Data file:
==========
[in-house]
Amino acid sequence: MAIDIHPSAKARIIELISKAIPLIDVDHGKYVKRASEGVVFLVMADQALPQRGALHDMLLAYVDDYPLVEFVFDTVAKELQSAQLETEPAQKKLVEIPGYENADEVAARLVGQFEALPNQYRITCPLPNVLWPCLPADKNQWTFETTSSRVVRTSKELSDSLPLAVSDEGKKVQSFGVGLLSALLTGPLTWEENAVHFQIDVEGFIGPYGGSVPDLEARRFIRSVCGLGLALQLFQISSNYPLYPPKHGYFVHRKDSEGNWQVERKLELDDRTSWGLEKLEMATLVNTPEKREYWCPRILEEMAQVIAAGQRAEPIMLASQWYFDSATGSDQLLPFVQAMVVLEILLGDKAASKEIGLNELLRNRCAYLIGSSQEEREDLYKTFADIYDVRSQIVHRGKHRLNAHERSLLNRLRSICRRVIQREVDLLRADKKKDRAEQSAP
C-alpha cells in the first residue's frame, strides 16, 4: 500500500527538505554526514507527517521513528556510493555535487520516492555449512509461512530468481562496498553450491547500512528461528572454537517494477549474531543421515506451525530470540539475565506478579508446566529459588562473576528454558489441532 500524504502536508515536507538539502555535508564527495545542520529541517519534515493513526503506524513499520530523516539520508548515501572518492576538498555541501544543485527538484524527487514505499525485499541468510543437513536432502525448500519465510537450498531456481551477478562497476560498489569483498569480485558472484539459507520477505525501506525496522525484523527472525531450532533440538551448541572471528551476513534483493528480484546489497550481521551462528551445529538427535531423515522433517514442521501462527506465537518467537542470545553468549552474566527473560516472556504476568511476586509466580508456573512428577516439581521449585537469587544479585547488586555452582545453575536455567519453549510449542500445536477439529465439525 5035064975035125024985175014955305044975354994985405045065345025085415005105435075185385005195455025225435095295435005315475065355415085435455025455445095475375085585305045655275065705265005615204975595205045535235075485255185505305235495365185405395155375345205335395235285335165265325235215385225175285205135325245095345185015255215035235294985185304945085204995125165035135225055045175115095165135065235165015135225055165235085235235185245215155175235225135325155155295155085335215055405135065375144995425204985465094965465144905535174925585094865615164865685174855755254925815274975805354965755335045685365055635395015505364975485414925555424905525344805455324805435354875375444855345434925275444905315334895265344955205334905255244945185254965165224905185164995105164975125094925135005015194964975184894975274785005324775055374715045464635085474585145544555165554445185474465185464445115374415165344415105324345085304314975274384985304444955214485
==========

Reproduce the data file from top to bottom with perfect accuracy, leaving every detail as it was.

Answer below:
[in-house]
Amino acid sequence: MAIDIHPSAKARIIELISKAIPLIDVDHGKYVKRASEGVVFLVMADQALPQRGALHDMLLAYVDDYPLVEFVFDTVAKELQSAQLETEPAQKKLVEIPGYENADEVAARLVGQFEALPNQYRITCPLPNVLWPCLPADKNQWTFETTSSRVVRTSKELSDSLPLAVSDEGKKVQSFGVGLLSALLTGPLTWEENAVHFQIDVEGFIGPYGGSVPDLEARRFIRSVCGLGLALQLFQISSNYPLYPPKHGYFVHRKDSEGNWQVERKLELDDRTSWGLEKLEMATLVNTPEKREYWCPRILEEMAQVIAAGQRAEPIMLASQWYFDSATGSDQLLPFVQAMVVLEILLGDKAASKEIGLNELLRNRCAYLIGSSQEEREDLYKTFADIYDVRSQIVHRGKHRLNAHERSLLNRLRSICRRVIQREVDLLRADKKKDRAEQSAP
C-alpha cells in the first residue's frame, strides 16, 4: 500500500527538505554526514507527517521513528556510493555535487520516492555449512509461512530468481562496498553450491547500512528461528572454537517494477549474531543421515506451525530470540539475565506478579508446566529459588562473576528454558489441532 500524504502536508515536507538539502555535508564527495545542520529541517519534515493513526503506524513499520530523516539520508548515501572518492576538498555541501544543485527538484524527487514505499525485499541468510543437513536432502525448500519465510537450498531456481551477478562497476560498489569483498569480485558472484539459507520477505525501506525496522525484523527472525531450532533440538551448541572471528551476513534483493528480484546489497550481521551462528551445529538427535531423515522433517514442521501462527506465537518467537542470545553468549552474566527473560516472556504476568511476586509466580508456573512428577516439581521449585537469587544479585547488586555452582545453575536455567519453549510449542500445536477439529465439525 5035064975035125024985175014955305044975354994985405045065345025085415005105435075185385005195455025225435095295435005315475065355415085435455025455445095475375085585305045655275065705265005615204975595205045535235075485255185505305235495365185405395155375345205335395235285335165265325235215385225175285205135325245095345185015255215035235294985185304945085204995125165035135225055045175115095165135065235165015135225055165235085235235185245215155175235225135325155155295155085335215055405135065375144995425204985465094965465144905535174925585094865615164865685174855755254925815274975805354965755335045685365055635395015505364975485414925555424905525344805455324805435354875375444855345434925275444905315334895265344955205334905255244945185254965165224905185164995105164975125094925135005015194964975184894975274785005324775055374715045464635085474585145544555165554445185474465185464445115374415165344415105324345085304314975274384985304444955214485